Diffusion-editing: New NMR measurement of saturation and pore geometry

M. D. Hürlimann, L. Venkataramanan, C. Flaum, P. Speier, Christof Karmonik, R. Freedman, N. Heaton

Research output: Contribution to conferencePaperpeer-review

98 Scopus citations

Abstract

Nuclear magnetic resonance (NMR) diffusion measurements have become an important tool for fluid characterization in the near-wellbore region. Presently, all commercial NMR tools use a single type of pulse sequence, the Carr-Purcell-Meiboom-Gill (CPMG) sequence. Diffusion effects are detected by comparing multiple measurements with different echo spacings. High diffusion leads to a faster signal decay when the echo spacing is increased. In practice, it can be challenging to invert the measurements in the presence of wide, overlapping T2 distributions of the different phases and uniquely separate their contributions without making additional assumptions. In addition, increasing the echo spacing reduces data density, leading to degradation of the signal-to-noise ratio. This paper presents a new NMR technique, called diffusion-editing, which overcomes these limitations. In this technique, the standard short-echo-spacing CPMG sequence is preceded by a brief editing sequence that varies the sensitivity to diffusion. A simple example of such an editing sequence consists of three pulses with significantly longer spacing than that of the following refocusing pulses. This editing sequence reduces, or edits, the amplitude of the signal according to diffusion during the initial time. The remaining sequence detects the amplitude and T2 distribution of this diffusion-edited signal. In this way the effects of diffusion and relaxation are effectively orthogonalized. By comparing a series of diffusion-edited signals with varying editing parameters to the standard CPMG signal, diffusion and relaxation effects can be directly and accurately separated. A diffusion-relaxation correlation map can be generated, which is fundamentally new information. By studying specific aspects of the diffusion-relaxation map we can easily extract relevant reservoir parameters such as water saturation, oil viscosity, wettability state and hydrocarbon-corrected bound-fluid volume. By increasing the diffusion time, these sequences can also be used to probe pore geometry by detecting the effects of restricted diffusion. This new technique has been tested both with laboratory and downhole measurements. We demonstrate that even in cases with a strong overlap in the T2 distributions of the oil and water phases, diffusion-editing results in a clear separation of the two signals. Quantitative results from the downhole measurements are in excellent agreement with surface laboratory analysis and other downhole information.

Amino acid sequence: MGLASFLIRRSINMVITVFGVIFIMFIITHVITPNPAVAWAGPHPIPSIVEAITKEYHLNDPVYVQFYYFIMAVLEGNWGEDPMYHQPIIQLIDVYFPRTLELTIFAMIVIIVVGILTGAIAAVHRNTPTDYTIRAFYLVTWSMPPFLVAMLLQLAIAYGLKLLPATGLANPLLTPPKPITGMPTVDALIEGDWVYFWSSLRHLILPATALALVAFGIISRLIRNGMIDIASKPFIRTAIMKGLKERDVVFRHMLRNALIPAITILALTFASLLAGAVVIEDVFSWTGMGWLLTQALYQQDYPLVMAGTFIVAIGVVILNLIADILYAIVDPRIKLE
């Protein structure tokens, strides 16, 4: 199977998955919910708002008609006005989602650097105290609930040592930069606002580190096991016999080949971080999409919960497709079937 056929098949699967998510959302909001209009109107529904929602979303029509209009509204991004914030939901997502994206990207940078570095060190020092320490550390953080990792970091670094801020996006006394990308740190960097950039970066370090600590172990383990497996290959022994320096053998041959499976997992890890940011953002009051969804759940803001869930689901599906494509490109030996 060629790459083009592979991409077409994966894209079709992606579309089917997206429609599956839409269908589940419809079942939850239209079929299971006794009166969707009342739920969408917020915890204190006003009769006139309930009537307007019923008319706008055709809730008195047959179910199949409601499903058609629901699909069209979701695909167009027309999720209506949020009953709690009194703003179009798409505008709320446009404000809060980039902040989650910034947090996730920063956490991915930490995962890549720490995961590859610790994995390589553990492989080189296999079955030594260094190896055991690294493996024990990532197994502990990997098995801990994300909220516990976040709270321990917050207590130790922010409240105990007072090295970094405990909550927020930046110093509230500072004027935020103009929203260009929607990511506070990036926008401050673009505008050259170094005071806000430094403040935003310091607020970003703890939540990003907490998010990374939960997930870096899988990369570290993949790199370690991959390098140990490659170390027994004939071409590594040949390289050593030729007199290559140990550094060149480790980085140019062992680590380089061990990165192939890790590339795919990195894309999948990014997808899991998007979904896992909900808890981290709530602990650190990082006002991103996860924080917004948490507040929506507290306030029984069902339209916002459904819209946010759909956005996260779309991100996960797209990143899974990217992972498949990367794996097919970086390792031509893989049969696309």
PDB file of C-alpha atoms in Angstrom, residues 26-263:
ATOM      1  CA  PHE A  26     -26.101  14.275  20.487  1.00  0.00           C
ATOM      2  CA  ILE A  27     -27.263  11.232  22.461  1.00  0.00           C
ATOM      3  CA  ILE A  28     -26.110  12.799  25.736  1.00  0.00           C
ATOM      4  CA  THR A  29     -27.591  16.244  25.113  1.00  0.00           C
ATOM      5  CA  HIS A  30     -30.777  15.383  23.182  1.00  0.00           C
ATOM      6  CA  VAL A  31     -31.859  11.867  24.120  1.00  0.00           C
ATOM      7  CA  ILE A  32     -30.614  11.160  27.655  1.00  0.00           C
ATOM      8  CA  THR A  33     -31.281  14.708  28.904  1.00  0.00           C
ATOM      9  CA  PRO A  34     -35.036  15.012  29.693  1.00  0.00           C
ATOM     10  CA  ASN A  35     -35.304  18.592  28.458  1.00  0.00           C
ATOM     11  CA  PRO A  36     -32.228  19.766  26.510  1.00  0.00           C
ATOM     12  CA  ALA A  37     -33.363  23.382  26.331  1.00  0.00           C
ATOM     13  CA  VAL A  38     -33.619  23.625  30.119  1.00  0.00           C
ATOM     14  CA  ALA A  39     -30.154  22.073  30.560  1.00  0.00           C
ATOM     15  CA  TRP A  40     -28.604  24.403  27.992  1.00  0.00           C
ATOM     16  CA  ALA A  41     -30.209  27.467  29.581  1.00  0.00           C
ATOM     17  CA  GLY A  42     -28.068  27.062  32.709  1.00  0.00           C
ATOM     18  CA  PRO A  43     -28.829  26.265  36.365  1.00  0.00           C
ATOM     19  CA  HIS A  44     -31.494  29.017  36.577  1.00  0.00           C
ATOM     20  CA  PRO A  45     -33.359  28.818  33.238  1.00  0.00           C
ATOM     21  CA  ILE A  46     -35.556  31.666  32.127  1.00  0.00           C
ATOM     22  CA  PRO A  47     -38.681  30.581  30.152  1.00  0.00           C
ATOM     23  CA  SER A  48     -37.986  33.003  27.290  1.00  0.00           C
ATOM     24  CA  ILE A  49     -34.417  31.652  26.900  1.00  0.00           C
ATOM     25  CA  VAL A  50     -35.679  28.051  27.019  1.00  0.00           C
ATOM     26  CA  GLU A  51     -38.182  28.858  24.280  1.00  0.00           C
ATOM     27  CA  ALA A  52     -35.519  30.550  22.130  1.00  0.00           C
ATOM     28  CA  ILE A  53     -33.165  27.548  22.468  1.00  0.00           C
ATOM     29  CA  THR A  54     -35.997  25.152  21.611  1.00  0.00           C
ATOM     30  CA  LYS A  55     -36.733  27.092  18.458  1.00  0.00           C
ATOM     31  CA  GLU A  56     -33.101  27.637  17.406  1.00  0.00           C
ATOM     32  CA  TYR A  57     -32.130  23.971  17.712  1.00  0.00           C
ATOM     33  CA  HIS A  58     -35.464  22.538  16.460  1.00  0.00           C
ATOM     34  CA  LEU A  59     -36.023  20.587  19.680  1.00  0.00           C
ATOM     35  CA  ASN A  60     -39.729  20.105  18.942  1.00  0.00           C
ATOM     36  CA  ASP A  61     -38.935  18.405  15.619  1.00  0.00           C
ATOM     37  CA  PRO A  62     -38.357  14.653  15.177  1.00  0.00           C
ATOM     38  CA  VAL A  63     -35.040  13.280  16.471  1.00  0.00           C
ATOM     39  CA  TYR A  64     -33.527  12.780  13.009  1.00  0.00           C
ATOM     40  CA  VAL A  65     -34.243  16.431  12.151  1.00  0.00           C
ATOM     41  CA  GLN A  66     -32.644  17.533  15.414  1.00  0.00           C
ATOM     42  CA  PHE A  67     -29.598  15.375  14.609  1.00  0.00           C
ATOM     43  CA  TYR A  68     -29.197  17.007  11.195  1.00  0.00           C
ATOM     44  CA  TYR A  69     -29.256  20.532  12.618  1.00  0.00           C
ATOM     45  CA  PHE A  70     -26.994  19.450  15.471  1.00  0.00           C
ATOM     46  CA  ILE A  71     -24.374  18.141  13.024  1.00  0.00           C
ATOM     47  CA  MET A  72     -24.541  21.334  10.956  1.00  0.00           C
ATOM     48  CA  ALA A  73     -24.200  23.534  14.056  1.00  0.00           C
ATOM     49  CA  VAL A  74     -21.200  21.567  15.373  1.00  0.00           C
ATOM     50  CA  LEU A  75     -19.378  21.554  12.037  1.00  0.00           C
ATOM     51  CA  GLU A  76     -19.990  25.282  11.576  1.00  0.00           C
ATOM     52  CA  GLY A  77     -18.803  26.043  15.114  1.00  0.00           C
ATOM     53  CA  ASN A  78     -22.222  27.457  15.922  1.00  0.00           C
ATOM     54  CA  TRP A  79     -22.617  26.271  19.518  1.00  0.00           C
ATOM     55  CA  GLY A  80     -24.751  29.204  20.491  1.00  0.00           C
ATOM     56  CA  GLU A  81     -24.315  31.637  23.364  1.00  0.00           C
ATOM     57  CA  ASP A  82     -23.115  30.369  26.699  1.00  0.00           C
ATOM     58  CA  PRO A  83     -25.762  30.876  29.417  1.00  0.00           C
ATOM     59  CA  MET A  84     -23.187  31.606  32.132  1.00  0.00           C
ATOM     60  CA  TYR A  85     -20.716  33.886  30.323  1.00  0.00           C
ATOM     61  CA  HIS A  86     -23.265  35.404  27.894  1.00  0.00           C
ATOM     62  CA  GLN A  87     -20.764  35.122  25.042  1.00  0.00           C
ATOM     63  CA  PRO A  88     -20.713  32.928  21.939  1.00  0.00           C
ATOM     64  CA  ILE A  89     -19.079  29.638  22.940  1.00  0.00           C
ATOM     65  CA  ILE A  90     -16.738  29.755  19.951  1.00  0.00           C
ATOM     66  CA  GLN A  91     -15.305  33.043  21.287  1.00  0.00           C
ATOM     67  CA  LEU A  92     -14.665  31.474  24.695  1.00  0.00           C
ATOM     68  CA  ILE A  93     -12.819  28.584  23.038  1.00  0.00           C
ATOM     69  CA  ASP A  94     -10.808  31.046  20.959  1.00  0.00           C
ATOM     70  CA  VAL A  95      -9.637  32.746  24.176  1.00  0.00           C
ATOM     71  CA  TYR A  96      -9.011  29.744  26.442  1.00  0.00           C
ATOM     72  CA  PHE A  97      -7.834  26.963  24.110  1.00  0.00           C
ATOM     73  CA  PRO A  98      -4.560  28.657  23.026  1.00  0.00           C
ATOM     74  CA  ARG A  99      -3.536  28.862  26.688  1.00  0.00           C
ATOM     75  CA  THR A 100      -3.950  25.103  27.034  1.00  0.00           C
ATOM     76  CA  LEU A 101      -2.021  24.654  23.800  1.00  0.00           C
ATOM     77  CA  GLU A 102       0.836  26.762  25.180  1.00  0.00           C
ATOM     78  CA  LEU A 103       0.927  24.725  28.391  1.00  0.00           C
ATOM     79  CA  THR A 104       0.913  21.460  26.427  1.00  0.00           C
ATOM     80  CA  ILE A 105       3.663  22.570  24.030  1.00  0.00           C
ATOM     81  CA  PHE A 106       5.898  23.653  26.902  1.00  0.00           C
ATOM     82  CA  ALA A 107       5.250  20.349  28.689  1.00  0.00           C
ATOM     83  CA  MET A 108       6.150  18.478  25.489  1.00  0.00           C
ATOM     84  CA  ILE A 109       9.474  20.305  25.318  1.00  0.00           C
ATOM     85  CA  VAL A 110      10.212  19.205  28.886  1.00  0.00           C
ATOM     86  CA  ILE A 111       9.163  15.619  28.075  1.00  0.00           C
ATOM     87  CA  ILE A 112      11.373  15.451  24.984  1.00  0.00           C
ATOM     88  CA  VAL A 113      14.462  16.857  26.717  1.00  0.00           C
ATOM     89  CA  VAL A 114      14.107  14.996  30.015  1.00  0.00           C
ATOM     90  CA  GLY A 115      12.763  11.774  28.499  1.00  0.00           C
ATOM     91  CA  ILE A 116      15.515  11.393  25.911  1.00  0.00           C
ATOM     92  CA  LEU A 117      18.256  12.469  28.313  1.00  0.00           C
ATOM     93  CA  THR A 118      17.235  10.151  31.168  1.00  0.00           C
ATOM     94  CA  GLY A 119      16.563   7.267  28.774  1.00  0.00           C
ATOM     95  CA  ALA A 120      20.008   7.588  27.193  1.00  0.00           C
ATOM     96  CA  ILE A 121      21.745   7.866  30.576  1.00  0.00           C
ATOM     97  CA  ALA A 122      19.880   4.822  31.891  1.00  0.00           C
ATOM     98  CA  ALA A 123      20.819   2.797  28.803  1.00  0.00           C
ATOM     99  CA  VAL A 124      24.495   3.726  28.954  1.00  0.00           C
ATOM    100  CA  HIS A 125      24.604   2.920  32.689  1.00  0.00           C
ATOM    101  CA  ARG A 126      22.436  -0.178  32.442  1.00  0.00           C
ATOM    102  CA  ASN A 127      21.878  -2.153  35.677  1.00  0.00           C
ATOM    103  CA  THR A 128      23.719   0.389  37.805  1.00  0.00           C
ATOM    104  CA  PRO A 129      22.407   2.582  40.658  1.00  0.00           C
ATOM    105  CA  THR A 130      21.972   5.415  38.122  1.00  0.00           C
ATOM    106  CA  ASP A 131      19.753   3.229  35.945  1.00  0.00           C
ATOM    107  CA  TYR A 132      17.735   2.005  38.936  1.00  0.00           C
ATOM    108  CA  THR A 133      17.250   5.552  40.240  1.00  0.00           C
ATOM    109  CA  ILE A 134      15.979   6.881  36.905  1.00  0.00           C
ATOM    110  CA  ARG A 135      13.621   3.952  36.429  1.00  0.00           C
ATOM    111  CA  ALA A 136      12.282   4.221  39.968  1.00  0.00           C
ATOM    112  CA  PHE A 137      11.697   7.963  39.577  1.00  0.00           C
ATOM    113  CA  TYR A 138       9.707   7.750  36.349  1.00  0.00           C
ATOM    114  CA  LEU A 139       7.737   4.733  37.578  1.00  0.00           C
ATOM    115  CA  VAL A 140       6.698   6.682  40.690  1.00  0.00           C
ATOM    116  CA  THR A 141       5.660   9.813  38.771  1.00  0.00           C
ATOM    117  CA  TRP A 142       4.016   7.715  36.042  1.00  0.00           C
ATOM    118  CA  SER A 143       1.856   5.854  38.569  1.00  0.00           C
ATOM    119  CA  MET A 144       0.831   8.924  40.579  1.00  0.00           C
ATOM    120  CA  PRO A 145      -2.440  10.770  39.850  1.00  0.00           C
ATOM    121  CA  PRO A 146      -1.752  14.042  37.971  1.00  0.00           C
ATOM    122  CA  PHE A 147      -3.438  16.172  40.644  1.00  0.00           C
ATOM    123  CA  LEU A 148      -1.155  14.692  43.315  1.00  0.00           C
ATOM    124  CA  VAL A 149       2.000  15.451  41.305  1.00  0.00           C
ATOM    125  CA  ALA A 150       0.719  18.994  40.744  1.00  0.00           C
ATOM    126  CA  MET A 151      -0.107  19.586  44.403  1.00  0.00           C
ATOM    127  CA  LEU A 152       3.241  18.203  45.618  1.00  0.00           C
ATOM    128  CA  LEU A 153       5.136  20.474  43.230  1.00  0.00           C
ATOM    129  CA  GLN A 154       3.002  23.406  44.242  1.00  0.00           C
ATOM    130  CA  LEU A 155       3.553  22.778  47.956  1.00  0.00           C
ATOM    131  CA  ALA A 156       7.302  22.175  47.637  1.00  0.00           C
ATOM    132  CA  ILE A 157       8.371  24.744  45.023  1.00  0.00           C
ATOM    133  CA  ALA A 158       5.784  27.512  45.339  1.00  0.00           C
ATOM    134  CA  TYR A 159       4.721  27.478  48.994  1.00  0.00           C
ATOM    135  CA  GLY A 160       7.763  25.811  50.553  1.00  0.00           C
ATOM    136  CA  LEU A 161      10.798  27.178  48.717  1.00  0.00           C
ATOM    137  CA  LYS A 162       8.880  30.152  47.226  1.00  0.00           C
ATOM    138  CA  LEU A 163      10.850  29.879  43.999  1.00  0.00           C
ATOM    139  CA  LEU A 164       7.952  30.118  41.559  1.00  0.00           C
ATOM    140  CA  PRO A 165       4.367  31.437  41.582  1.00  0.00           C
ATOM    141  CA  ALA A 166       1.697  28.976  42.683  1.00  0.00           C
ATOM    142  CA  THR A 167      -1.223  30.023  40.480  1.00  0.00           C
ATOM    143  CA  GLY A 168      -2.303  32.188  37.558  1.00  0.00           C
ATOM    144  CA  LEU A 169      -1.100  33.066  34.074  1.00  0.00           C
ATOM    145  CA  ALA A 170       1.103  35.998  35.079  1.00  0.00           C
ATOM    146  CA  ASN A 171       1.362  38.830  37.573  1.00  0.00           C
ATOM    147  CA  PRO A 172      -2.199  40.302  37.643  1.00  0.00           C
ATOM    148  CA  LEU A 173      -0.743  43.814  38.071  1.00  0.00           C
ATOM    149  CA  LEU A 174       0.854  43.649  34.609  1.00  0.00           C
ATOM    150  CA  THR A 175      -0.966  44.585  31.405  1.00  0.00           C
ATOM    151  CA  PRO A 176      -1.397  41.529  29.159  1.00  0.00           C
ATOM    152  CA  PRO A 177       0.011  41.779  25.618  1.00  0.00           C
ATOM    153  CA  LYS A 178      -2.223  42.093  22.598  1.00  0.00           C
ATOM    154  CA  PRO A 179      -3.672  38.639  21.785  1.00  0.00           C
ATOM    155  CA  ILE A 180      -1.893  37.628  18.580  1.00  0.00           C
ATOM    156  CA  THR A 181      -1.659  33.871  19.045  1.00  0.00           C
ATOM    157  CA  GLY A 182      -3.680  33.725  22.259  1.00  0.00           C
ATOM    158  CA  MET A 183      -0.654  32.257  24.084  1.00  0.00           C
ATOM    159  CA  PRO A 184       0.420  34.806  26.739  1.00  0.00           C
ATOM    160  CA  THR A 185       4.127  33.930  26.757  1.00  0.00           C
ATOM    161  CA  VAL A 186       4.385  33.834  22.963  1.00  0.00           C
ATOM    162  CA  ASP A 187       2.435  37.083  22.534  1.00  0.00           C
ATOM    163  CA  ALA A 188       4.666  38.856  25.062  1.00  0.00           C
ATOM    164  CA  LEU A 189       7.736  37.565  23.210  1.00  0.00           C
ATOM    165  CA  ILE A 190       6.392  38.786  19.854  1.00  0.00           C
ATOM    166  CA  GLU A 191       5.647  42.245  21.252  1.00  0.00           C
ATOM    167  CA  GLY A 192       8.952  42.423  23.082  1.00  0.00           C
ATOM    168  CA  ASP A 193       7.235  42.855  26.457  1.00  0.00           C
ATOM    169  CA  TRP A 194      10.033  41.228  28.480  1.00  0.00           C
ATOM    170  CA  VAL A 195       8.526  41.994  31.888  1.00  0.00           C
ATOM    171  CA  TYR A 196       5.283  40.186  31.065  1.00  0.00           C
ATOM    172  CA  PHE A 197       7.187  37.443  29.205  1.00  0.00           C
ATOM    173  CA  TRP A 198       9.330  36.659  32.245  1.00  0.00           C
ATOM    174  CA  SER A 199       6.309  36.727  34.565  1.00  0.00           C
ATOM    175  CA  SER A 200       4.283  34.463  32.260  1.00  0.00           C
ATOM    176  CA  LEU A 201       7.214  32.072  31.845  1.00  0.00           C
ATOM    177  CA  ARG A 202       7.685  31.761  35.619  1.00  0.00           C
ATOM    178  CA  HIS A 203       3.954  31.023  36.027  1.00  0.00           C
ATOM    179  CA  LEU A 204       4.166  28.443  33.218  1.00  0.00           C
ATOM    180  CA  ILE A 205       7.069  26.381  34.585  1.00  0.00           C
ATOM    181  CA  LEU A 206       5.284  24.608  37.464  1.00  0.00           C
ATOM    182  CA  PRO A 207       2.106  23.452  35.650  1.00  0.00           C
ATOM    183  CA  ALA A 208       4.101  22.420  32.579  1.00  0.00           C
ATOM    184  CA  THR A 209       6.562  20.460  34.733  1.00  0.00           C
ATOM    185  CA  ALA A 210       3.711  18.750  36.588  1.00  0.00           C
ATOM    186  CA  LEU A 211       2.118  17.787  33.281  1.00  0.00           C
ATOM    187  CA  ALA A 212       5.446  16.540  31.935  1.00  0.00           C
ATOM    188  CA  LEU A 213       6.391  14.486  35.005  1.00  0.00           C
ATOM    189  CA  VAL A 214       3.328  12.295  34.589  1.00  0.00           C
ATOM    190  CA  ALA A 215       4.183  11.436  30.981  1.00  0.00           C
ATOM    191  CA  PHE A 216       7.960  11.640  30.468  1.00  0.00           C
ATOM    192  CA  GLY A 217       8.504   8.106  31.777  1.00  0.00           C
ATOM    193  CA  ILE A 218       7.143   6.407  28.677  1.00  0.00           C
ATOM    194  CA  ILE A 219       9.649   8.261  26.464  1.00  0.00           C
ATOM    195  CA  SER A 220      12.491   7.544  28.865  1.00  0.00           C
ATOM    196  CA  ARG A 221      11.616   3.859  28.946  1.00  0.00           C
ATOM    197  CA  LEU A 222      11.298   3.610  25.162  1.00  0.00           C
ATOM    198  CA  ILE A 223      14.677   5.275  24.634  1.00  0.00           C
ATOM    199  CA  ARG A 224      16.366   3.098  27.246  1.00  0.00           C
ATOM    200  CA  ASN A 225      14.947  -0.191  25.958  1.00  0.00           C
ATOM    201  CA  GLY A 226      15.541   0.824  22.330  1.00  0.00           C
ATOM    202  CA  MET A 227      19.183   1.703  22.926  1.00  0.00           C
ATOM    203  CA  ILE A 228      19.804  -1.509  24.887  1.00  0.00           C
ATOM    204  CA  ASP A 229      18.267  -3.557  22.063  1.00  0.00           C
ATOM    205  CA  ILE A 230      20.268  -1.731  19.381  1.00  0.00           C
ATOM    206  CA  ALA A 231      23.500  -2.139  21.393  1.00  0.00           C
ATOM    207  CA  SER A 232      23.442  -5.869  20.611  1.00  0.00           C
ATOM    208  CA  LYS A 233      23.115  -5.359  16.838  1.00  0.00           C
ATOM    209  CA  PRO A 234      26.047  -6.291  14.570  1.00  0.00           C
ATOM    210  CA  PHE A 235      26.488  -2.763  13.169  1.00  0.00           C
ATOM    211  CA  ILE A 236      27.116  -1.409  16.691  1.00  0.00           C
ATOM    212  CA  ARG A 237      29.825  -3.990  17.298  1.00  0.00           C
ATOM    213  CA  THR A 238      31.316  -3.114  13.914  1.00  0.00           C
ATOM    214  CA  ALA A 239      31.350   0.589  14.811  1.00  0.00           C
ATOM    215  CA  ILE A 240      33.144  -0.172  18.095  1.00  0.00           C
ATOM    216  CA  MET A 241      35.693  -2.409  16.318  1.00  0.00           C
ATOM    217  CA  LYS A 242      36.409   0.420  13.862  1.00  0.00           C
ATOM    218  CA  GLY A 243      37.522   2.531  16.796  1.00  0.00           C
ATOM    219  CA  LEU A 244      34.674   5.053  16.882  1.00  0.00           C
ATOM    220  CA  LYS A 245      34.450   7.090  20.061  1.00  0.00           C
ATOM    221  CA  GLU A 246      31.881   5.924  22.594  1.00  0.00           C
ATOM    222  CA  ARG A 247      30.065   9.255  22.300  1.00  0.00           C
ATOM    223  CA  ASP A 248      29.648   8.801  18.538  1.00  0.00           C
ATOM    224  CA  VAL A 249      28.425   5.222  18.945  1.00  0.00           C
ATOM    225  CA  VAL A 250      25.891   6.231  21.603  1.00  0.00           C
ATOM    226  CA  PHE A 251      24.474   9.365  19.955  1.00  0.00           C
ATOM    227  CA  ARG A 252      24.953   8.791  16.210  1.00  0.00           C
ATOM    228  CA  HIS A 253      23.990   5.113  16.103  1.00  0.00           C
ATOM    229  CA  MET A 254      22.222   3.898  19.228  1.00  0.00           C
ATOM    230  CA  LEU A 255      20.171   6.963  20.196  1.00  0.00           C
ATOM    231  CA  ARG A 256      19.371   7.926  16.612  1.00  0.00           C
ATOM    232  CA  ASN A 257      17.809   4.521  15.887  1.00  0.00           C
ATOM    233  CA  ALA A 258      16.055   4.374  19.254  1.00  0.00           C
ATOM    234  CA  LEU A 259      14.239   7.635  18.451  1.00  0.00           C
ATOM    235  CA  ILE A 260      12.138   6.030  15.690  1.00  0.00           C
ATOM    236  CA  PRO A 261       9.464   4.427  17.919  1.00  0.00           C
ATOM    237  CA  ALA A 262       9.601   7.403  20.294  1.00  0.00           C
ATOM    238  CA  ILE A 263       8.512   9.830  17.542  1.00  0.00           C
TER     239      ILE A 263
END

Original languageEnglish (US)
StatePublished - Jan 1 2002
EventSPWLA 43rd Annual Logging Symposium 2002 - Oiso, Japan
Duration: Jun 2 2002Jun 5 2002

Other

OtherSPWLA 43rd Annual Logging Symposium 2002
CountryJapan
CityOiso
Period6/2/026/5/02

ASJC Scopus subject areas

  • Geotechnical Engineering and Engineering Geology
  • Energy Engineering and Power Technology

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